Graphic Design Basics: Core Principles for Visual Design
Great graphic design comes from understanding just a few basic principles.
Cracking the code to great design is much easier with a solid foundation of core principles. Join designers Ellen Lupton and Jennifer Cole Phillips for an essential, 35-minute class as they walk through 5 basic principles of graphic design, perfect for use in all projects using images and type — creative design, marketing materials, and even photography!
The lessons include both examples and demonstration, giving you a foundation to create inspired, functional design. You’ll learn to:
Identify and define 5 basic design principles
Critique your work for effectiveness and balance
Apply each core concept in future projects
Ellen and Jennifer are co-directors of the Graphic Design MFA Program at the Maryland Institute College of Art (MICA). This class is directly inspired by their popular textbook, now in its second edition: Graphic Design: The New Basics, available online as well as through Princeton Architectural Press.
Whether you’re new to these principles or are looking for a refresher, you’ll gain a solid understanding of the visual language that fuels all great design.
What You’ll Learn
Introduction. Ellen Lupton and Jennifer Cole Phillips will lay out the 5 basic principles of graphic design — symmetry, scale, framing, hierarchy, and grids — and preview what you’ll learn in the rest of their design course.
Symmetry vs. asymmetry. Ellen will expound on her love for symmetry in design, and Jennifer will talk about her passion for asymmetry. You’ll learn how both should employ balance and can be dynamic, especially with the introduction of contrasting colors, shapes, and patterns.
Scale. Scale is about size, but more than that, it’s about relationships. Ellen and Jennifer will explain how these relationships can tell a visual story by creating tension and energy on (and with) the page. You’ll discover how to surprise an audience using scale by playing with their expectations, and you’ll learn how scale can take on an especially important role in business logo design.
Framing. “Every time you change the cropping in Instagram, you’re framing,” Ellen says, and it’s true — framing is something you already do all the time. In this lesson, you’ll learn how prevalent framing is in the design process and get introduced to the 3 main types of framing: margins, bleeds, and partial bleeds.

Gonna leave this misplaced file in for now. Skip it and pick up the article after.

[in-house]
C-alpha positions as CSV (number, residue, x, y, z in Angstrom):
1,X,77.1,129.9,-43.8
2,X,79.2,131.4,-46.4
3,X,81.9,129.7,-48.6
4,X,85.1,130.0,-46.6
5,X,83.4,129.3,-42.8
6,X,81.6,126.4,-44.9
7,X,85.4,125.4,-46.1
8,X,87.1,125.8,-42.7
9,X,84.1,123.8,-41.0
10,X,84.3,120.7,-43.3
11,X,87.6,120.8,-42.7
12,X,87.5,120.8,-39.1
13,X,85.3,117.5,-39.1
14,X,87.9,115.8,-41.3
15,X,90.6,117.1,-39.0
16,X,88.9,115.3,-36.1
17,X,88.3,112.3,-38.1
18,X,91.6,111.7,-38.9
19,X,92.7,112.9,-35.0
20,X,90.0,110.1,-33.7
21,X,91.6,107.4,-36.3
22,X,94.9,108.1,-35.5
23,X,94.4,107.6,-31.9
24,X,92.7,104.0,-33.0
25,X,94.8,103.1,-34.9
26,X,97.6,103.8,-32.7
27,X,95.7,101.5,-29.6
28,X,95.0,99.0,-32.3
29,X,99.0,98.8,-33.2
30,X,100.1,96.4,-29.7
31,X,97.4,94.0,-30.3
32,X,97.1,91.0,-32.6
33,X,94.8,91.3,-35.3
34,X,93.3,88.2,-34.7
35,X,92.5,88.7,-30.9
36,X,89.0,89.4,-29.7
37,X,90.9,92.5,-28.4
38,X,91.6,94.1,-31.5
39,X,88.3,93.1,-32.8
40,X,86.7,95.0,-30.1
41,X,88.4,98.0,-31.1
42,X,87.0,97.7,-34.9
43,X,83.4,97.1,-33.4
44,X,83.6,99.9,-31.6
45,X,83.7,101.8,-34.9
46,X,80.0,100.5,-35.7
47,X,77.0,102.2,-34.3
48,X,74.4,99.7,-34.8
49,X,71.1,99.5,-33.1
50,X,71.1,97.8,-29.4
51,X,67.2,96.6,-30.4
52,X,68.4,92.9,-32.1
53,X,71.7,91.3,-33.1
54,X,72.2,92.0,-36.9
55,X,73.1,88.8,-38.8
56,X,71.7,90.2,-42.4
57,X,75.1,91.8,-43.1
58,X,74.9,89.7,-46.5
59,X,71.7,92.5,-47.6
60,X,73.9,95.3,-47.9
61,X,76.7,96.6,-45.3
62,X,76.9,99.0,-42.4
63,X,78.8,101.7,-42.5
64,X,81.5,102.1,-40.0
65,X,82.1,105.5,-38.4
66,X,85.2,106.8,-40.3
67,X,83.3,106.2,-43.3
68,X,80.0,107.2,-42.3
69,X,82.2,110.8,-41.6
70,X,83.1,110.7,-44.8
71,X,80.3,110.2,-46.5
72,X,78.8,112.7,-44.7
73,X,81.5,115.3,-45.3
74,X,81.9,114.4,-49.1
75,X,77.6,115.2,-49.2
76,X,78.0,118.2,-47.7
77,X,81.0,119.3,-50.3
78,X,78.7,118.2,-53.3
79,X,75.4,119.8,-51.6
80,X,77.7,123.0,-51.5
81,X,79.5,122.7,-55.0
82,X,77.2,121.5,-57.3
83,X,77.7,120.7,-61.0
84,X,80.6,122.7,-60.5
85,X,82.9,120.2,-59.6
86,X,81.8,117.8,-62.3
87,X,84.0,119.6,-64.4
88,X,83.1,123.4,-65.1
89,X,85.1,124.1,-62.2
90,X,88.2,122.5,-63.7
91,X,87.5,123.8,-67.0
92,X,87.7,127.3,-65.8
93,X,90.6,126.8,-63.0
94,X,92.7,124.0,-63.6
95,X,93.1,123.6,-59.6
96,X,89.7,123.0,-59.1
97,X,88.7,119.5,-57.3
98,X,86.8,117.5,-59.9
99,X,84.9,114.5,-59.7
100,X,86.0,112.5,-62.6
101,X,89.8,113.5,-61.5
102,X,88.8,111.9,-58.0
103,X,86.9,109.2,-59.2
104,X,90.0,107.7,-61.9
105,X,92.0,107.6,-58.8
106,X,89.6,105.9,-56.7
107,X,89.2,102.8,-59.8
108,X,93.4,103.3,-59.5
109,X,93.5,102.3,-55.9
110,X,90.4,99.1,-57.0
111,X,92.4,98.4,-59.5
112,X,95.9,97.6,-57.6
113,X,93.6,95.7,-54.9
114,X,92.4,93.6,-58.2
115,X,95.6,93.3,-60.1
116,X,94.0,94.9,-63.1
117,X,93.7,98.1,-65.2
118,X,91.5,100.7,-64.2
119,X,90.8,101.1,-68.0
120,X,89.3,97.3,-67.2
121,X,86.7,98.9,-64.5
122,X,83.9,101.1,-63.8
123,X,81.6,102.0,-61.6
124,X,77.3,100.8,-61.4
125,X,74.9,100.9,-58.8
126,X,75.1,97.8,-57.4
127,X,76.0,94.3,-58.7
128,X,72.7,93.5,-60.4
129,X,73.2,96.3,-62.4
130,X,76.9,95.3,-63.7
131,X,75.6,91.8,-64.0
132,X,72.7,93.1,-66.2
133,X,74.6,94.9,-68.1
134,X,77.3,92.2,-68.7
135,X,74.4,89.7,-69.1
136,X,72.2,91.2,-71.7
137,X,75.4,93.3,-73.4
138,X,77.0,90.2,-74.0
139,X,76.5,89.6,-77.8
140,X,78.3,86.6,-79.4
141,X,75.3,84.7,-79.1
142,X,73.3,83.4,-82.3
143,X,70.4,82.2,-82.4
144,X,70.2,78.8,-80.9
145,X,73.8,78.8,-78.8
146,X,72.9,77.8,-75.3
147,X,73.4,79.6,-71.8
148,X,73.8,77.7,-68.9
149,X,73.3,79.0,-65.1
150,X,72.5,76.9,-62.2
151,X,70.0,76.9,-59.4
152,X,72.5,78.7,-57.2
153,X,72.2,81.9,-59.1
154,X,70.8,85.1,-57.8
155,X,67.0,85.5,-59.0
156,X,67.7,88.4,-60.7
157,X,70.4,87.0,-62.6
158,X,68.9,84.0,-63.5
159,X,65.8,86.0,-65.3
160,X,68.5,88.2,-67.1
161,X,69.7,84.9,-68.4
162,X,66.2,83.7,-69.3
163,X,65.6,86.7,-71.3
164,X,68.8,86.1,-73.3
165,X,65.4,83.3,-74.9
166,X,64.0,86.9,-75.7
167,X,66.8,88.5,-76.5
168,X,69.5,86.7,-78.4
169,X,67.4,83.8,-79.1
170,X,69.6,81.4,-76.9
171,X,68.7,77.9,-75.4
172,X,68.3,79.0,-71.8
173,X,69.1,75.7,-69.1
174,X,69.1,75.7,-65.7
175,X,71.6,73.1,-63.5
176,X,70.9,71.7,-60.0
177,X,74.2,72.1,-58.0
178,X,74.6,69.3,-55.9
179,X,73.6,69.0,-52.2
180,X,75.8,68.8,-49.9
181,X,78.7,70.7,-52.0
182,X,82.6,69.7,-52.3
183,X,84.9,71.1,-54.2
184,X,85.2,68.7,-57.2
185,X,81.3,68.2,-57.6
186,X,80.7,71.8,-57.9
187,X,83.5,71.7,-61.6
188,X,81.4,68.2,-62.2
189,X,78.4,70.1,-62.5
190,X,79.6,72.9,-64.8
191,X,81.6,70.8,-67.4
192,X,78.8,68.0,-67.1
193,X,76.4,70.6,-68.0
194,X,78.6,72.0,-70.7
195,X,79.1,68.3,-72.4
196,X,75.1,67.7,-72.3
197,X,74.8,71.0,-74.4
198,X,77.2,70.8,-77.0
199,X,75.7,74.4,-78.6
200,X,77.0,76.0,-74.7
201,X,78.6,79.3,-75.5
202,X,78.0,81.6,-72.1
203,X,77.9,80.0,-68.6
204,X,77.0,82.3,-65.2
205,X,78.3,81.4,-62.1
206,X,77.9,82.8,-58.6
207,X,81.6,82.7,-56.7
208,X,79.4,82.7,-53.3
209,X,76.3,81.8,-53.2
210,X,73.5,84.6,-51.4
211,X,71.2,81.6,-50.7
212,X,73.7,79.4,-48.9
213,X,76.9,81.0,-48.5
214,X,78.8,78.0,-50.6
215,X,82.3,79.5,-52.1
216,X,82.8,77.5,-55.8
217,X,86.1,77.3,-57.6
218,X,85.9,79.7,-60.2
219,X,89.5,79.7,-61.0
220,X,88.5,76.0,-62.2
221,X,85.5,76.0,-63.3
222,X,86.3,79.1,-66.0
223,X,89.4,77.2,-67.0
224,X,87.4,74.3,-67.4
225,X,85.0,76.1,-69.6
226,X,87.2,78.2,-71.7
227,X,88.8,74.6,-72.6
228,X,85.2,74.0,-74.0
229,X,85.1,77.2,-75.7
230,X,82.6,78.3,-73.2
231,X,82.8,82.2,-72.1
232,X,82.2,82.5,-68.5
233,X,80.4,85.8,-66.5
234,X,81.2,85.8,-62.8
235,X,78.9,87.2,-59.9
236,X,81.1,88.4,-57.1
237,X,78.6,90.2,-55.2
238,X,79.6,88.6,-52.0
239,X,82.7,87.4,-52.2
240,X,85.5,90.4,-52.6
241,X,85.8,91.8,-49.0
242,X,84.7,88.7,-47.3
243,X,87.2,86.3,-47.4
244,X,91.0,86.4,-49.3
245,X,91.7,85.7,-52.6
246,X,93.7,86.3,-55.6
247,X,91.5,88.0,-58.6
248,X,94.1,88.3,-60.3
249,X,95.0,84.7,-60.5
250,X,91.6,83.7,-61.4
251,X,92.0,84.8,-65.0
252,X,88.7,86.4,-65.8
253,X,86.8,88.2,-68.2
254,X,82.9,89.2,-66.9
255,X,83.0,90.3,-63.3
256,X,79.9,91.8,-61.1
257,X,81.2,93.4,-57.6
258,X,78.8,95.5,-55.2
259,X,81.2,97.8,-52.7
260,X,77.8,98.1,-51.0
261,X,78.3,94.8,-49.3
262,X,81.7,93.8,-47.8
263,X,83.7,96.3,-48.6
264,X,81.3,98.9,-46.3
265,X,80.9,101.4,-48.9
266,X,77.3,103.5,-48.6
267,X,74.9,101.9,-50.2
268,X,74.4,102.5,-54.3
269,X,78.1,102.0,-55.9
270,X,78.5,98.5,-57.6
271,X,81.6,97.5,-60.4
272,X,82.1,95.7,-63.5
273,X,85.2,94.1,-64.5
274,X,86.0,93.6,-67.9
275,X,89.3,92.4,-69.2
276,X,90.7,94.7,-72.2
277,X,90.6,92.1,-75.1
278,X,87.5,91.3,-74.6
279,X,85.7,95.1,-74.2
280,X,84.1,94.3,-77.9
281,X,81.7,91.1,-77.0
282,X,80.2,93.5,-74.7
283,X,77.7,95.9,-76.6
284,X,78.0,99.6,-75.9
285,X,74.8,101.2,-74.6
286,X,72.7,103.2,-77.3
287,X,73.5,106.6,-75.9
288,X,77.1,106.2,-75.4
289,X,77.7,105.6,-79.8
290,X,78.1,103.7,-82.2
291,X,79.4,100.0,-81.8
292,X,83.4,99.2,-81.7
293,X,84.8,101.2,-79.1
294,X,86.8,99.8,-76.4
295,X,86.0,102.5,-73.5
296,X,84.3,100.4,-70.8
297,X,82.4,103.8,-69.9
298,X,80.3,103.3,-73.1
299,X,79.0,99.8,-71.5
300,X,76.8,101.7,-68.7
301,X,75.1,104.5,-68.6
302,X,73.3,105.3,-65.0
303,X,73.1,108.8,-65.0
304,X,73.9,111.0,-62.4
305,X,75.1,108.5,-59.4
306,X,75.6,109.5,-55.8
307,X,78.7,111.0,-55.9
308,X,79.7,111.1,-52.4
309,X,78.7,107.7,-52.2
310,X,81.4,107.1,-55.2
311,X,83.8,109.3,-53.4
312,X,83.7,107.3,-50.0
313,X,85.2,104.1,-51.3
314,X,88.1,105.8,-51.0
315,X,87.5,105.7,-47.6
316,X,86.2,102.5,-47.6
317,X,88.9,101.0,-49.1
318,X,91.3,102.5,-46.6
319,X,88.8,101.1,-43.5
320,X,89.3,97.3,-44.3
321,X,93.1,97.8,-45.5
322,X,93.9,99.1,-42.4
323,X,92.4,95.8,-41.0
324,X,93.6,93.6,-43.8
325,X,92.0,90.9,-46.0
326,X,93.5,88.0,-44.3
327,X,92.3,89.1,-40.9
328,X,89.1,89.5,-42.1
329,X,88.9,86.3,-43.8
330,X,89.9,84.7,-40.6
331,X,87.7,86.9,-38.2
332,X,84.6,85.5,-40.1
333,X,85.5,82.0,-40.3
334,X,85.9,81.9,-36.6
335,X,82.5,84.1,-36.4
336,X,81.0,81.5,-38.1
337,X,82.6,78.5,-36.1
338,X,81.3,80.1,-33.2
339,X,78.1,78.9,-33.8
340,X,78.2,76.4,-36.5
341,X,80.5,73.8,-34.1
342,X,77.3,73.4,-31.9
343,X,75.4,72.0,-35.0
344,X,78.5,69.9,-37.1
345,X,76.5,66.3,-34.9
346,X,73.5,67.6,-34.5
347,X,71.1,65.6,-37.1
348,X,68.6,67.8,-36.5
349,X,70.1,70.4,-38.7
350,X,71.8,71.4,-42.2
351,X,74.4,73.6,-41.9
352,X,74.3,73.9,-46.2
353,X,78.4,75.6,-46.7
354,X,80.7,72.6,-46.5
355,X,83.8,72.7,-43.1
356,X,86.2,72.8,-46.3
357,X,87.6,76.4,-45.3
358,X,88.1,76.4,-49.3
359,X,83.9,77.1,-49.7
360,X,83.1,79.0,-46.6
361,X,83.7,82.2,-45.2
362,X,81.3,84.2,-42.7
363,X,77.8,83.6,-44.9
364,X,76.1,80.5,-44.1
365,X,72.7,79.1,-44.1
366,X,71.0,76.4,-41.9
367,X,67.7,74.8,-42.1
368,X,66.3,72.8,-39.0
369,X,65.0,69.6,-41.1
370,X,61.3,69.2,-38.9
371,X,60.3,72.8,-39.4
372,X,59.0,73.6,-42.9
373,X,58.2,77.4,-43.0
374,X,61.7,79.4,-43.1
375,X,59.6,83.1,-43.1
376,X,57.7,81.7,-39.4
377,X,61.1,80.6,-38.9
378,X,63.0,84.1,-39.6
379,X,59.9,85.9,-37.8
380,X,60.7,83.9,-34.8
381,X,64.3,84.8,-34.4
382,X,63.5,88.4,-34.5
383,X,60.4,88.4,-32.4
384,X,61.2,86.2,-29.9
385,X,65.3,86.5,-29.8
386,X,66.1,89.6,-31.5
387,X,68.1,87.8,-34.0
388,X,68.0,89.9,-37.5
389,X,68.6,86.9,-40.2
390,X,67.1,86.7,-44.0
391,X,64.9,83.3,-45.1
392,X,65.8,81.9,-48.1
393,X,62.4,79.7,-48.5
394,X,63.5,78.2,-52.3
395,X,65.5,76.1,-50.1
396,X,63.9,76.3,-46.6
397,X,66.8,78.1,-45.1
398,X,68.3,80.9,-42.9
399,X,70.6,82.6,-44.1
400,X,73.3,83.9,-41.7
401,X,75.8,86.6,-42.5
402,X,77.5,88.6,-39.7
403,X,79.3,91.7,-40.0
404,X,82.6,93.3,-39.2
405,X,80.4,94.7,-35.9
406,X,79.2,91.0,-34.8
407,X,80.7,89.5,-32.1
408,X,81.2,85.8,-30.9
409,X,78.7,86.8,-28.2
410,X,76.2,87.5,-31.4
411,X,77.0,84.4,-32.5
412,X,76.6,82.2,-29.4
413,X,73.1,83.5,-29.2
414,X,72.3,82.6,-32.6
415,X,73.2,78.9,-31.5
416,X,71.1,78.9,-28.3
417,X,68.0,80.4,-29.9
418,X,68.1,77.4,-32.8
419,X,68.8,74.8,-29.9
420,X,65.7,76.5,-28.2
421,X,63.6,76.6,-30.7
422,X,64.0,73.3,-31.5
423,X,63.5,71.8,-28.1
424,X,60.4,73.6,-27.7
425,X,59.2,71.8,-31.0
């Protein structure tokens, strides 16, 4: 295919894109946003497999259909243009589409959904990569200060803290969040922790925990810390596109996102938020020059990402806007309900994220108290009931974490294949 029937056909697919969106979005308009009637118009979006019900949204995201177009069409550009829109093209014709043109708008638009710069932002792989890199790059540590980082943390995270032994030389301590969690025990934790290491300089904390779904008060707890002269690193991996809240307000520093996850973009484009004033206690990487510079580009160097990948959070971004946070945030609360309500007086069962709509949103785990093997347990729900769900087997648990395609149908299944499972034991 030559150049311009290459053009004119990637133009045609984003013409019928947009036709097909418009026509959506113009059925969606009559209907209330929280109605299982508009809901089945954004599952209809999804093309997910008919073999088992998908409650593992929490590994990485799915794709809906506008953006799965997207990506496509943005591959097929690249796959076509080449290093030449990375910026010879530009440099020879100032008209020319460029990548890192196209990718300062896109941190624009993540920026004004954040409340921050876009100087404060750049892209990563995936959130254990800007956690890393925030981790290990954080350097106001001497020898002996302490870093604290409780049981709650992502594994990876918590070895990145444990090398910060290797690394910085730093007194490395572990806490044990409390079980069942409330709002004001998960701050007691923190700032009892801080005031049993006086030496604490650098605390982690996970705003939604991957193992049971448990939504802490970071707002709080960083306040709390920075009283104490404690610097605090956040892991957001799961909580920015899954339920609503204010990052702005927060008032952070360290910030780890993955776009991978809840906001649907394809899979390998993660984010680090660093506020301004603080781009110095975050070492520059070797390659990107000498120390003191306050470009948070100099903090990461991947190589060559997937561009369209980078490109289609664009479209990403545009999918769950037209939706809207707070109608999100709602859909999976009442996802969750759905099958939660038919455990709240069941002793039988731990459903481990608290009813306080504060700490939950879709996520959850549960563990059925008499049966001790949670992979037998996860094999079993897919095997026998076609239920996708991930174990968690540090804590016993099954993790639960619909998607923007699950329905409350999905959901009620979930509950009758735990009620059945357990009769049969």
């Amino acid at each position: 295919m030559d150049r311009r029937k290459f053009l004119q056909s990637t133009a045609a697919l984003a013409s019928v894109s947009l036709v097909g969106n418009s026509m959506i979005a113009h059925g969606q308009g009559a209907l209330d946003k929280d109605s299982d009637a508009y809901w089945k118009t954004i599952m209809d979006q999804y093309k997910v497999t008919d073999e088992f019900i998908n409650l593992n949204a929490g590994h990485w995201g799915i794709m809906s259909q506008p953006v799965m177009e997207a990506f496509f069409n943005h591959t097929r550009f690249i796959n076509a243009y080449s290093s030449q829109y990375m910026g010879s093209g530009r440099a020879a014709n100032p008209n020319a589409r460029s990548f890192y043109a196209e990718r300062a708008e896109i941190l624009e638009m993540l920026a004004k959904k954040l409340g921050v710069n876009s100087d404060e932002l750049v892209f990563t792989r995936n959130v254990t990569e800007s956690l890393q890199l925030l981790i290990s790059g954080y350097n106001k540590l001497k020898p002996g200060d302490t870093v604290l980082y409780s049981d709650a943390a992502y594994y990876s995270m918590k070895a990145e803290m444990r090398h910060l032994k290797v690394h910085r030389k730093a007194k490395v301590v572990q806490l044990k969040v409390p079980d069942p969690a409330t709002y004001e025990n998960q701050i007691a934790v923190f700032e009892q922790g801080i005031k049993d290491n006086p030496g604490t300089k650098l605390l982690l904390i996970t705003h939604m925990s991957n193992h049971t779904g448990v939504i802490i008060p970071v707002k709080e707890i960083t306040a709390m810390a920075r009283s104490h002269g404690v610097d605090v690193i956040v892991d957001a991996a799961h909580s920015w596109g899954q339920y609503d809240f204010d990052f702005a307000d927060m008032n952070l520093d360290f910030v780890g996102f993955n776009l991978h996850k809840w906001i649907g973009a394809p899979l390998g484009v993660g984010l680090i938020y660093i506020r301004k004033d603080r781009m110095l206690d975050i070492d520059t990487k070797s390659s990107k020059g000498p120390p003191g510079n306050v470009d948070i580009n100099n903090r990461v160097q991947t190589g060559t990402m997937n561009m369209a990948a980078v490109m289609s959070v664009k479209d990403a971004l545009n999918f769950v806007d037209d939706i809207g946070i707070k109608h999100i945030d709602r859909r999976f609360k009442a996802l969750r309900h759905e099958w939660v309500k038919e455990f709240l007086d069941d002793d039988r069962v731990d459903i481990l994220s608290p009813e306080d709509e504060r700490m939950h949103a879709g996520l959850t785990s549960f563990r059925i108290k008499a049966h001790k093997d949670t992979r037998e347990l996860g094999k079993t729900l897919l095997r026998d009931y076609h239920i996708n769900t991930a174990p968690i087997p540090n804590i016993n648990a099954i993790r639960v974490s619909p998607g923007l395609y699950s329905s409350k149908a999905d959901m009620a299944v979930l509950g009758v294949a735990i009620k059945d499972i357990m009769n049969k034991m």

Hierarchy. The keys to hierarchy are separation and difference. You’ll see how to use the two to order information and direct readers across a text — important lessons to keep in mind when creating logos. Ellen and Jennifer will go over an exercise in which you’ll apply hierarchy to a plain block of text, and you’ll learn the usefulness of color when it comes to textual hierarchy.
Grids. A grid is a powerful tool for bringing structure and efficiency to your page design. In exploring different grids, you’ll learn the difference between margins and gutters, how blank space doesn’t have to feel like empty space, and how to make a basic grid in Adobe InDesign. You’ll also examine the difference between web and print grids.
Demo: Bringing it all together. In this exercise, you’ll start by choosing 3 to 6 photographs and 1 to 2 typefaces. These will be the basic elements you’ll incorporate into your page layout design. You’ll learn how to create guides in InDesign and use pencil-drawn thumbnails as “mini blueprints” for your design. You’ll then watch as Jennifer defines typographic hierarchy, plays with scale, and anchors text to images.
Conclusion. Ultimately, you’ll find that you can design icons, magazines, web pages, and even wedding scrapbooks using the 5 basic graphic design principles Ellen and Jennifer discuss in their class. Beyond the 5 basic principles, students can take their knowledge further by exploring advanced graphic design essentials like layers, transparency, time and motion, and gestalt psychology. The key takeaway from this course? Graphic design is all about relationships — the relationships between one design element and another, that element and the page, and that element and yourself.
This class is presented in collaboration with the Maryland Institute College of Art.
Ellen Lupton is Senior Curator of Contemporary Design at Cooper Hewitt. Lupton, a renowned graphic designer, serves as director of the graphic design MFA program at the Maryland Institute College of Art in Baltimore, where she has authored numerous books on design processes, including the bestselling Thinking With Type; Graphic Design Thinking; and Graphic Design: The New Basics. She received the AIGA gold medal for lifetime achievement in 2007.
Jennifer Cole Phillips is director of the Graphic Design MFA Program at MICA. Her work and the work of her graduate students have won numerous awards for design excellence from the AIGA, Adobe, SoTA, Graphis, Print, STA 100, The Bill and Melinda Gates Foundation, and most recently, a Sappi Ideas that Matter grant. In 2014 she received the MICA Trustees Award for Excellence in Teaching. She has contributed to several books on design and is co-author (with Ellen Lupton) of Graphic Design The New Basics (now in its second edition). Phillips has a MFA and BFA from Rhode Island School of Design.
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